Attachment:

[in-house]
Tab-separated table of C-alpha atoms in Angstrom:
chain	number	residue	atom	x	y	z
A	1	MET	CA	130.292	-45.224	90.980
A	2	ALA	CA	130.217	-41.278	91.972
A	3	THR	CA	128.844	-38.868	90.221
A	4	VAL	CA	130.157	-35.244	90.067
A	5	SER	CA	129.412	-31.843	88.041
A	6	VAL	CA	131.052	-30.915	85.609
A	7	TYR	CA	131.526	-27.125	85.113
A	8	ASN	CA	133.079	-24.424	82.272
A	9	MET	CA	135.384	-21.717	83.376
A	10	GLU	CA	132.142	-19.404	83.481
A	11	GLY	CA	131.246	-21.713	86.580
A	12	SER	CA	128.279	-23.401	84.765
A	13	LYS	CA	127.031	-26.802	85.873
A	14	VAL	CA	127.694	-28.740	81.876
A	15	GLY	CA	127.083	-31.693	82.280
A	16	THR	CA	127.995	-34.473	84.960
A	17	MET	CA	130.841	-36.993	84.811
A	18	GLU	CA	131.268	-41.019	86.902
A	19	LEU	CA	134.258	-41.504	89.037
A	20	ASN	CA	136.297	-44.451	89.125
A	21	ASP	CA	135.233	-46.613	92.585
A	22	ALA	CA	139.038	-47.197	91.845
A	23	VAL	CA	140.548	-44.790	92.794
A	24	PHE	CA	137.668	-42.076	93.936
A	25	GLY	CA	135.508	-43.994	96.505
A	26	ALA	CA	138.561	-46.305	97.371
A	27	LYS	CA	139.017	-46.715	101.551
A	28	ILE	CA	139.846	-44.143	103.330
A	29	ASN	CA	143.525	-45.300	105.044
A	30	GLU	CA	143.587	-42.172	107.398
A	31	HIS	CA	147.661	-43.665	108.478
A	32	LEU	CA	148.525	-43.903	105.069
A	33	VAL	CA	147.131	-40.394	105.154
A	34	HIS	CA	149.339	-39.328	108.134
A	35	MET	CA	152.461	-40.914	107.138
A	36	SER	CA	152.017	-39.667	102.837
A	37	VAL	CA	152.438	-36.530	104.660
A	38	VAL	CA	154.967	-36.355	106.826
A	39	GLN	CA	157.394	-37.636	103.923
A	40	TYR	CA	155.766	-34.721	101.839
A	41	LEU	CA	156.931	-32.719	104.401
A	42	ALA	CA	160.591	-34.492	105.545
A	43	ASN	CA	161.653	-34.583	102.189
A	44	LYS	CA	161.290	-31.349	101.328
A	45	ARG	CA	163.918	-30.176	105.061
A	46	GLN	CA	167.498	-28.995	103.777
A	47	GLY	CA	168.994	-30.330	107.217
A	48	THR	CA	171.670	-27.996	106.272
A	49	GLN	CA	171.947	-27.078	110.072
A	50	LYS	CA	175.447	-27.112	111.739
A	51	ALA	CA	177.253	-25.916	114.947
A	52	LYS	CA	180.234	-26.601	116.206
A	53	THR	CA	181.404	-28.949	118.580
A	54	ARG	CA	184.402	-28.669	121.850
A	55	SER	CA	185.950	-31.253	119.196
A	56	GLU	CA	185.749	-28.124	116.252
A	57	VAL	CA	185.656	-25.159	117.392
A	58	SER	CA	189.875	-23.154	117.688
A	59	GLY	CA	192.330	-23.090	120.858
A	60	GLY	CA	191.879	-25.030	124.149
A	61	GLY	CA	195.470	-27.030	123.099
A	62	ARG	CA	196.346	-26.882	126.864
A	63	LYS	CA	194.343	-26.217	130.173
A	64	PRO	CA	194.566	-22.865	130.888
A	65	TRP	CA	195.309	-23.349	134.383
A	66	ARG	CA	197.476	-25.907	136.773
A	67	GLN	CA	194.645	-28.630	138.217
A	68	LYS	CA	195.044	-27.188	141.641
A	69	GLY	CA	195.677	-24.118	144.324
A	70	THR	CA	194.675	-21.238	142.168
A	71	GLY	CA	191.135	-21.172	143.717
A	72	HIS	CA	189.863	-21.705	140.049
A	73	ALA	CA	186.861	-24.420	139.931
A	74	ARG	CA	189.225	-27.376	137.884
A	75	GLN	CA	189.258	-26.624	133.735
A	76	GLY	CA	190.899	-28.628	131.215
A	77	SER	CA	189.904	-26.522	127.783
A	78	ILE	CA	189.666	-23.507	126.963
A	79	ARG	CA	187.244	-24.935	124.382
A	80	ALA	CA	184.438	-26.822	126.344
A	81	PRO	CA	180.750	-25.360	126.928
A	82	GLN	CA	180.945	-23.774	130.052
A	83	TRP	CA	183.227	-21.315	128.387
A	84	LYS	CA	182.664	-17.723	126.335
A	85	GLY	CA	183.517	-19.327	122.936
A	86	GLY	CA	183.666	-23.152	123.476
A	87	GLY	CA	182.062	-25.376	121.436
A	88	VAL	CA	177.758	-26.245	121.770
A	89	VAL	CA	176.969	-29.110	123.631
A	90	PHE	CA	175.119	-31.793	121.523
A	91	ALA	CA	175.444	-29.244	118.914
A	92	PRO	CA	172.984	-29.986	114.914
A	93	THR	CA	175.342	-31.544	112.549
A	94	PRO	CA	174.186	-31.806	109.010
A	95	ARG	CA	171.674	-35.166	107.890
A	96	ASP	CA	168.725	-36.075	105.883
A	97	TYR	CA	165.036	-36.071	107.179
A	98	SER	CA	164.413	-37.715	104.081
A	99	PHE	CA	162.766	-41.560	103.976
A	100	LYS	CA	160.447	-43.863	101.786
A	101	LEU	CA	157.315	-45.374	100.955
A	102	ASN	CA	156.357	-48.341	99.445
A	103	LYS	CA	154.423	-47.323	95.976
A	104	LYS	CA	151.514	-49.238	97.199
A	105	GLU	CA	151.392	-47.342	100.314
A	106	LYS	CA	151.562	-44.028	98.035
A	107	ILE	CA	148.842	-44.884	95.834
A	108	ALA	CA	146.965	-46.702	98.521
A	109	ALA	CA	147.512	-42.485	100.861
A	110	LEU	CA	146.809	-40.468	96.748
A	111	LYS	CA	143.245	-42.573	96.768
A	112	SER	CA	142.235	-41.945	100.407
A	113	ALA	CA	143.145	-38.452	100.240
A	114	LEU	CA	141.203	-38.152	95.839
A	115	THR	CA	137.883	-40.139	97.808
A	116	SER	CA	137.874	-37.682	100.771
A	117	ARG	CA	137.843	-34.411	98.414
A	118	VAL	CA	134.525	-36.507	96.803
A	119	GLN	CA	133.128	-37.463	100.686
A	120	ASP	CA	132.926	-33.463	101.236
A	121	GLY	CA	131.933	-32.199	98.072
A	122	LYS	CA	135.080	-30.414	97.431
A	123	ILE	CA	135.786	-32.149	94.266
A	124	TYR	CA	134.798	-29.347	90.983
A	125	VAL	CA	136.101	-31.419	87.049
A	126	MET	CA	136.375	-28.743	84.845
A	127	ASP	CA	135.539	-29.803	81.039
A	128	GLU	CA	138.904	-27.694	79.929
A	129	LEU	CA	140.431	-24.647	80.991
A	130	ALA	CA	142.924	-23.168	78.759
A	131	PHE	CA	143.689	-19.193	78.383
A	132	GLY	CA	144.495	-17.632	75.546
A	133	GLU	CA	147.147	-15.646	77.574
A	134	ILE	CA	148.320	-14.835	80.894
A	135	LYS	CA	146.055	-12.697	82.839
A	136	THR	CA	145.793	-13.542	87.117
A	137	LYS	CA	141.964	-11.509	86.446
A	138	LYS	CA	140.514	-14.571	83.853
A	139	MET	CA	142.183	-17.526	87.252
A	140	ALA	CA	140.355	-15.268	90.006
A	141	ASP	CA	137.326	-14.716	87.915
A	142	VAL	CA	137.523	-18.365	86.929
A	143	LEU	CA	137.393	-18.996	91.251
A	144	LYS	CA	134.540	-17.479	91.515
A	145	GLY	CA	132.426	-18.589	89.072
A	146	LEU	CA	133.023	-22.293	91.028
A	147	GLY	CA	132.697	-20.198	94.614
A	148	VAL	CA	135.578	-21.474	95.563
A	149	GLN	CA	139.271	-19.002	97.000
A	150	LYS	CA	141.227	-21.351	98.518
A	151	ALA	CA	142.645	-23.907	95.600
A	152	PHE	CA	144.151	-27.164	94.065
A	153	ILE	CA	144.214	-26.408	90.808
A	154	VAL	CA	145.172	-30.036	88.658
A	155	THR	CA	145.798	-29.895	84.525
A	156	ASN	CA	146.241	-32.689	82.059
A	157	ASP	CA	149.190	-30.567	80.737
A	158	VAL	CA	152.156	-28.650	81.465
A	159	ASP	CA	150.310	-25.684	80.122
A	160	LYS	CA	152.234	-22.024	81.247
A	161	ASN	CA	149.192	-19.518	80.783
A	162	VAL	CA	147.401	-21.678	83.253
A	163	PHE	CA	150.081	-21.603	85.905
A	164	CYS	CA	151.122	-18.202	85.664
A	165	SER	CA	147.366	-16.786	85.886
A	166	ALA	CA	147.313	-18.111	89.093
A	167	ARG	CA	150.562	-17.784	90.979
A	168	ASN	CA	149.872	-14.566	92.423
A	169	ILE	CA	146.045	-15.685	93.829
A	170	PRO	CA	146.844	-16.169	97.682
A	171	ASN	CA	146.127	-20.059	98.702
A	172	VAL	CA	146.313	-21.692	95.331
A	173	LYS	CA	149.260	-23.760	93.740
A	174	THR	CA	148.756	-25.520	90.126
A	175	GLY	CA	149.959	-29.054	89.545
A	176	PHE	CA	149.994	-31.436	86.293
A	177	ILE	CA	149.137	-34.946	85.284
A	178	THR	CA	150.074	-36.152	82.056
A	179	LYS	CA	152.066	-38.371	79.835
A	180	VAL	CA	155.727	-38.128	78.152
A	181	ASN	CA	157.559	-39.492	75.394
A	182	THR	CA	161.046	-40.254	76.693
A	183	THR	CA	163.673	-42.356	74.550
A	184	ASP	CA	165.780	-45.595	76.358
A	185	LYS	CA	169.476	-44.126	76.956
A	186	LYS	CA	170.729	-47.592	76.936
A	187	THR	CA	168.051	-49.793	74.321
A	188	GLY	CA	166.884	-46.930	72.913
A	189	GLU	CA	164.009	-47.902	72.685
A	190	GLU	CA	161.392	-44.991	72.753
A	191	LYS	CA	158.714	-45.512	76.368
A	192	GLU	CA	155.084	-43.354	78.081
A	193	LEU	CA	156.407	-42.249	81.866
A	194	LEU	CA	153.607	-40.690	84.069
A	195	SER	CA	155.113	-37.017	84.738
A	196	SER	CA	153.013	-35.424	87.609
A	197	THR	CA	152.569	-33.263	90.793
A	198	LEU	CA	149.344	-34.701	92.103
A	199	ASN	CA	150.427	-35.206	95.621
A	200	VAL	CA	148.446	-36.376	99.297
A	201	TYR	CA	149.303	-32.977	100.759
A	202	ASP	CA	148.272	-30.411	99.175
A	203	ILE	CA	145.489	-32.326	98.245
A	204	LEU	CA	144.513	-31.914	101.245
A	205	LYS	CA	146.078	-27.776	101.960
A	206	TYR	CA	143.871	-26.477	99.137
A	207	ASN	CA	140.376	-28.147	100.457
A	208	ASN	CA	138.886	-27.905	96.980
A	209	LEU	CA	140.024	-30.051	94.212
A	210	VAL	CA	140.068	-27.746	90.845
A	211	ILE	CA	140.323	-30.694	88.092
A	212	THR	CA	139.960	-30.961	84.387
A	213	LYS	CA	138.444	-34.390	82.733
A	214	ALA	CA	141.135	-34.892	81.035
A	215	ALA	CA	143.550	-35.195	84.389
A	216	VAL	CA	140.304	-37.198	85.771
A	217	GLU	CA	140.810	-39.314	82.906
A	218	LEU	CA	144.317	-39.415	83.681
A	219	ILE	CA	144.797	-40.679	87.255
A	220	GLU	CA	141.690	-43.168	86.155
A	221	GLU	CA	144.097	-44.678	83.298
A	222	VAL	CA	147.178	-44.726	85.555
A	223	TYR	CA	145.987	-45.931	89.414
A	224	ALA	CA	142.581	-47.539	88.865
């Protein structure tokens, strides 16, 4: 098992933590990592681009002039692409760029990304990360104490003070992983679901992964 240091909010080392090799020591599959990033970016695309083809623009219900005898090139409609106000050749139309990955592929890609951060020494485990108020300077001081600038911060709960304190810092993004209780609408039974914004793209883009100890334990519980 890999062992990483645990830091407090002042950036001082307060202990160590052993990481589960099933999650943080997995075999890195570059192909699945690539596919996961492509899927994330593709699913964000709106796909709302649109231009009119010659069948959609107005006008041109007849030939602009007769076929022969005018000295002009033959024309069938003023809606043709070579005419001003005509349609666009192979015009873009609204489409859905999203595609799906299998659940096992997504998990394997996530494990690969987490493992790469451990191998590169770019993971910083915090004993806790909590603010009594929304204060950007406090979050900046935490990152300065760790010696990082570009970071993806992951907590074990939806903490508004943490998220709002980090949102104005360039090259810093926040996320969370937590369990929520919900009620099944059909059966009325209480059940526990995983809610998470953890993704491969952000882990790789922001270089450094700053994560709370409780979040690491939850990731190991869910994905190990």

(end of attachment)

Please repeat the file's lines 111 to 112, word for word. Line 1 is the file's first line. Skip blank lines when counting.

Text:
A	108	ALA	CA	146.965	-46.702	98.521
A	109	ALA	CA	147.512	-42.485	100.861